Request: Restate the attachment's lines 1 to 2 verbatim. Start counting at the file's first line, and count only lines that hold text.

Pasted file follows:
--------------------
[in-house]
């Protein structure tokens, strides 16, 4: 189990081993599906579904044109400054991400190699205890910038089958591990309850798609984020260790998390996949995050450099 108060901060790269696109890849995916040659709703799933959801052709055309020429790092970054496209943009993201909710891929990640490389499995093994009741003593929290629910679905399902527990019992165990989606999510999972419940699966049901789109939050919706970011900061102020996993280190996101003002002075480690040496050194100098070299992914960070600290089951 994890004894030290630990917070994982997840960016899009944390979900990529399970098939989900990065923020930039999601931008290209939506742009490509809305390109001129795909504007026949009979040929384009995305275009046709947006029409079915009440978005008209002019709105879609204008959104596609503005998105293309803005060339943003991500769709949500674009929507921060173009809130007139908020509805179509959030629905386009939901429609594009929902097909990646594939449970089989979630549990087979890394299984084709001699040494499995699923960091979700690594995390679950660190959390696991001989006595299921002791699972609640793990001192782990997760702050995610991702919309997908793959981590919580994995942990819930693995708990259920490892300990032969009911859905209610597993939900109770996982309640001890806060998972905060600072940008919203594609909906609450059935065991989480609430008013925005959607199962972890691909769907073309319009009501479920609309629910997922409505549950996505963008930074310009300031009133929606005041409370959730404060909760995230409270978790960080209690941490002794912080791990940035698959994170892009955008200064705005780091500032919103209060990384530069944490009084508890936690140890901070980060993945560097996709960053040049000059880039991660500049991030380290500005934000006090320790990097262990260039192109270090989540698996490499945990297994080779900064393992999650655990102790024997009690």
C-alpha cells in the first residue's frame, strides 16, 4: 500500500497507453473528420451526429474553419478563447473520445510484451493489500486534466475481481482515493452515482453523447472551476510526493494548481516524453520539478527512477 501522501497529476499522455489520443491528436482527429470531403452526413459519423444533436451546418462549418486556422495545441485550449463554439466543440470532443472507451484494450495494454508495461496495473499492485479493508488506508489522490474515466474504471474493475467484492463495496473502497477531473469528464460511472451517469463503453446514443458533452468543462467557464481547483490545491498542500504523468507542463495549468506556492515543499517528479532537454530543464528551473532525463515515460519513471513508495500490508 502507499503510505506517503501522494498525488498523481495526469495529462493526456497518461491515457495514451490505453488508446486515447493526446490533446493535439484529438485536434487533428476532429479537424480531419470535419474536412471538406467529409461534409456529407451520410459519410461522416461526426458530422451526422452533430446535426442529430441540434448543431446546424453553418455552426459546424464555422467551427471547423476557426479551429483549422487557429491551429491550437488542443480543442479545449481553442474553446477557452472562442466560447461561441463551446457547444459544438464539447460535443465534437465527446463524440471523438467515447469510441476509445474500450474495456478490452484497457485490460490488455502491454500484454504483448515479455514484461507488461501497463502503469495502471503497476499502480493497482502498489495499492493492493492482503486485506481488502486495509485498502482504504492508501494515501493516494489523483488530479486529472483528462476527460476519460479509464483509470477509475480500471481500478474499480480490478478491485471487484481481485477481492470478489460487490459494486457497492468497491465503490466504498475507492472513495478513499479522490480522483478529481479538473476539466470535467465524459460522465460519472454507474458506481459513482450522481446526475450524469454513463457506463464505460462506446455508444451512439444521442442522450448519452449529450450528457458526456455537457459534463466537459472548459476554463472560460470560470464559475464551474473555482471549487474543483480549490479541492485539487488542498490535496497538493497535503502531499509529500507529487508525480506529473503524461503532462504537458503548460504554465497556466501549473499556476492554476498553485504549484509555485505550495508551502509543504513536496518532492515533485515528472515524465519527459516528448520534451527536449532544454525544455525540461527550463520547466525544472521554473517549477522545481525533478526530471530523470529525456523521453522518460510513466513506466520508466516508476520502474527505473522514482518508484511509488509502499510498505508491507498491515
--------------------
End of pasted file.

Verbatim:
[in-house]
């Protein structure tokens, strides 16, 4: 189990081993599906579904044109400054991400190699205890910038089958591990309850798609984020260790998390996949995050450099 108060901060790269696109890849995916040659709703799933959801052709055309020429790092970054496209943009993201909710891929990640490389499995093994009741003593929290629910679905399902527990019992165990989606999510999972419940699966049901789109939050919706970011900061102020996993280190996101003002002075480690040496050194100098070299992914960070600290089951 994890004894030290630990917070994982997840960016899009944390979900990529399970098939989900990065923020930039999601931008290209939506742009490509809305390109001129795909504007026949009979040929384009995305275009046709947006029409079915009440978005008209002019709105879609204008959104596609503005998105293309803005060339943003991500769709949500674009929507921060173009809130007139908020509805179509959030629905386009939901429609594009929902097909990646594939449970089989979630549990087979890394299984084709001699040494499995699923960091979700690594995390679950660190959390696991001989006595299921002791699972609640793990001192782990997760702050995610991702919309997908793959981590919580994995942990819930693995708990259920490892300990032969009911859905209610597993939900109770996982309640001890806060998972905060600072940008919203594609909906609450059935065991989480609430008013925005959607199962972890691909769907073309319009009501479920609309629910997922409505549950996505963008930074310009300031009133929606005041409370959730404060909760995230409270978790960080209690941490002794912080791990940035698959994170892009955008200064705005780091500032919103209060990384530069944490009084508890936690140890901070980060993945560097996709960053040049000059880039991660500049991030380290500005934000006090320790990097262990260039192109270090989540698996490499945990297994080779900064393992999650655990102790024997009690």